You can accomplish a great deal through the combination of Photoshop actions and the built-in features on Bridge's Tools menu, but actions do have some limitations. You can build amazingly complex actions, but the editing environment is a nightmare once you get beyond a dozen or so action steps, and debugging can be a serious chore.
If I were to attempt to cover scripting in any depth at all, this book would instantly double in length, so I'll content myself with making you aware of the resources that Adobe supplies. Scripting is most certainly not for everyone, but if you've completely digested, implemented, and exhausted all the techniques in this book, and you want more automation, it's the next world to conquer.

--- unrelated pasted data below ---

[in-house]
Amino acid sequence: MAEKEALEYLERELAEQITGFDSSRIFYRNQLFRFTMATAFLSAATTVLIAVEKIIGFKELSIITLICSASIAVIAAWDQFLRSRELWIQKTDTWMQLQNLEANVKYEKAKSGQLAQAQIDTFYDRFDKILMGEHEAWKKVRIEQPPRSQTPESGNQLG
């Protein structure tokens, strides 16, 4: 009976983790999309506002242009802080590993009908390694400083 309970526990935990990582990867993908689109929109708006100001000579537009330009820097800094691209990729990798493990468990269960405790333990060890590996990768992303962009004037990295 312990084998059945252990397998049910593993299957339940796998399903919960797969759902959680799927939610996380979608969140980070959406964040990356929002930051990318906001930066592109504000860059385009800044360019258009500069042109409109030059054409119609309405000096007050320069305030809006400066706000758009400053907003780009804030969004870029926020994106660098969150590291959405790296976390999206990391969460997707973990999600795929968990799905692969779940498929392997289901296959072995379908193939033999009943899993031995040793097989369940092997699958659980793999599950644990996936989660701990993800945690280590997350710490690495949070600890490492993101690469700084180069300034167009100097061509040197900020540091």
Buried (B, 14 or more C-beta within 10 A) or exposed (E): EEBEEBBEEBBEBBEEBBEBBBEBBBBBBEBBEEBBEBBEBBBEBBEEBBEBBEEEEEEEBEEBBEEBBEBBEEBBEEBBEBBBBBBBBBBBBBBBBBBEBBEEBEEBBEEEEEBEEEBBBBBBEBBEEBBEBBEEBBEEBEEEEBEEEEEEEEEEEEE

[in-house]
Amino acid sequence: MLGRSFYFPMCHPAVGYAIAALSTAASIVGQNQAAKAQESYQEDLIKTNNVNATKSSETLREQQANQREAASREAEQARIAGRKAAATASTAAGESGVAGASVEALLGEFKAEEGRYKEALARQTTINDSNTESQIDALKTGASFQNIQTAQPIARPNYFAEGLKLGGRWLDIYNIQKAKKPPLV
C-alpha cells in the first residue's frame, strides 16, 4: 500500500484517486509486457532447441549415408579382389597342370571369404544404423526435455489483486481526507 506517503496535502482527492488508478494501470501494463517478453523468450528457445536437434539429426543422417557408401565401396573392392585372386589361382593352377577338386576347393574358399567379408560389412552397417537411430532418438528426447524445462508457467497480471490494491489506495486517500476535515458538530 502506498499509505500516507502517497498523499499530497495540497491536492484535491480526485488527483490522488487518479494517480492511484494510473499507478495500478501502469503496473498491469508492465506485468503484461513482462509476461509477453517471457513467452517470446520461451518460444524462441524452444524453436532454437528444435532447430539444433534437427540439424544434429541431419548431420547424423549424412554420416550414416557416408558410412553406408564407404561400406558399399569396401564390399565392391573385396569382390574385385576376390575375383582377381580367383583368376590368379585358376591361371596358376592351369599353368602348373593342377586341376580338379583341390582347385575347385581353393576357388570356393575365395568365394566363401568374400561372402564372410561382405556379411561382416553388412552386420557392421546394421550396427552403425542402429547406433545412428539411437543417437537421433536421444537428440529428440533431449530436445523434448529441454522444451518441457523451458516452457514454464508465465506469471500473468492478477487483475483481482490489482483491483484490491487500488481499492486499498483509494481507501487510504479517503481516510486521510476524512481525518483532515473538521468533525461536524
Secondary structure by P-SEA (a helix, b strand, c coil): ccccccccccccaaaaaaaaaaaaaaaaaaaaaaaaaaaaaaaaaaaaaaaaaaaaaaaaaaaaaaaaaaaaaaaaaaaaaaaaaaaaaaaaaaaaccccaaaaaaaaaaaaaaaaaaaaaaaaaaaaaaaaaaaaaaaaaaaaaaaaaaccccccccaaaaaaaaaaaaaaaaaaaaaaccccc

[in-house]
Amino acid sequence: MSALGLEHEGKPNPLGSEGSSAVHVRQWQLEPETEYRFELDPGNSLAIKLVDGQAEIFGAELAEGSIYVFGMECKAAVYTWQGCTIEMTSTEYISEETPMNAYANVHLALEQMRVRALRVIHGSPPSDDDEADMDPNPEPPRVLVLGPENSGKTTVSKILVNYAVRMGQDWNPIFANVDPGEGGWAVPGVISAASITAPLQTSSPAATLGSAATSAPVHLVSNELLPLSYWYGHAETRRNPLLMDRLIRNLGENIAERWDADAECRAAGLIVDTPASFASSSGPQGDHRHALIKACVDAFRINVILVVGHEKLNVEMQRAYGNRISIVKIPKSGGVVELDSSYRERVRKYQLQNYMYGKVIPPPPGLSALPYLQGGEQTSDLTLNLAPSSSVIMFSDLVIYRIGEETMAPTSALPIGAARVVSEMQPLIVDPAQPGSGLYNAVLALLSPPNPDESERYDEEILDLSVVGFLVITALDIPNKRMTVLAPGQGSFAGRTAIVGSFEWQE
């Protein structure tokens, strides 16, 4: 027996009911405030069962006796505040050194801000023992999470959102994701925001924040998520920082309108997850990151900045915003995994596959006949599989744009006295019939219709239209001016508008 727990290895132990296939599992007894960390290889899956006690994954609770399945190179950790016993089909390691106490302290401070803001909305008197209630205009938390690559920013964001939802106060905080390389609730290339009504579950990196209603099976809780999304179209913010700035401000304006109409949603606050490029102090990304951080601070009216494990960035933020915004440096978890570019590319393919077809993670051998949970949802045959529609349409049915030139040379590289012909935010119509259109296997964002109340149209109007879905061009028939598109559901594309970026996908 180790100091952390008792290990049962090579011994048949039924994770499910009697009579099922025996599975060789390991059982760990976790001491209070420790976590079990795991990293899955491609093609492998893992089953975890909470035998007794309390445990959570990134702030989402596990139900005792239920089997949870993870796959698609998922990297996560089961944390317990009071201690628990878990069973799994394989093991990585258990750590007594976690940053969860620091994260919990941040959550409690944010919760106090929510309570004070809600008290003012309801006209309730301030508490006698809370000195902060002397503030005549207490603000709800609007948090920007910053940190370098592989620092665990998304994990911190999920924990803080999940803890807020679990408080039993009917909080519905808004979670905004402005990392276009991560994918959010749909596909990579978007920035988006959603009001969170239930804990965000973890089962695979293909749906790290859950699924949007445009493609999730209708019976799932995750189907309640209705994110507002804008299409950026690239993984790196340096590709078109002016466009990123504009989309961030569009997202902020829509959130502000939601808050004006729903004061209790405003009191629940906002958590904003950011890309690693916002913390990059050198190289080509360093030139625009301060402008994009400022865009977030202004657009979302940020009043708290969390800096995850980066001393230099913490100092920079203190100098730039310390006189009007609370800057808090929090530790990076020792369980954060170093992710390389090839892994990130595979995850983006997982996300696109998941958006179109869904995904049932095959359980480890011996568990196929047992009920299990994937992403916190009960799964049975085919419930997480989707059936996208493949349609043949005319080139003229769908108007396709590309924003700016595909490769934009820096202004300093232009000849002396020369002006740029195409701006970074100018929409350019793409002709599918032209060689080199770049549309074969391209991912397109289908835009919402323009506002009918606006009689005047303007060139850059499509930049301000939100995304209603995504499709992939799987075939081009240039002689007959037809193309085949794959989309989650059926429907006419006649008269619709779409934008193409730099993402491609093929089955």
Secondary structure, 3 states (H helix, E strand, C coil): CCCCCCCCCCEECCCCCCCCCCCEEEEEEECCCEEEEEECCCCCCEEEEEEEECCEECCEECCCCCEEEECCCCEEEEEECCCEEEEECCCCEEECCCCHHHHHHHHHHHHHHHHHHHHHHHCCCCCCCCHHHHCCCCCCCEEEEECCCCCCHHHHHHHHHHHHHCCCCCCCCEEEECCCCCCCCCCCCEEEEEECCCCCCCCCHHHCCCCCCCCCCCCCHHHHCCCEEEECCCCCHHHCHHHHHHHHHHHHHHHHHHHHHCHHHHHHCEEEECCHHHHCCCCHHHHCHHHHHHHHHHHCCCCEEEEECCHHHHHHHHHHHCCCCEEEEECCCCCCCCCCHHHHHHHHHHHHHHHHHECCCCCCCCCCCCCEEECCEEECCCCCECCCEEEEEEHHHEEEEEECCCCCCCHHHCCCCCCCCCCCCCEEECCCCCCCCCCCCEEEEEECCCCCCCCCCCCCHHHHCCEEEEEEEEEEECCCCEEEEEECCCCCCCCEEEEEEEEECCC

If scripting is something you place in the same category as root canal therapy without the benefit of anaesthesia, you're far from alone. But Bridge's scriptability presents huge opportunities for those who actually enjoy such things, and I fully expect to see a plethora of scripted solutions, some free, some commercial, that will extend Bridge's functionality in all sorts of useful ways.
Right now, Bridge is where Photoshop was before the days of third-party plug-ins (yes, I go back that far), but this is not a situation that will last long. So keep an eye out for useful third-party solutions that plug some of the gaps in Bridgea good place to start is the new Bridge Forum on Adobe's User-to-User Forum. Who knows, the market for Bridge scripts may actually turn out to be bigger than the Photoshop plug-in market.
The more you automate your workflow, the more time you'll have to actually practice photography, which presumably is what drew you to this book in the first place, and is certainly what motivated me to write it.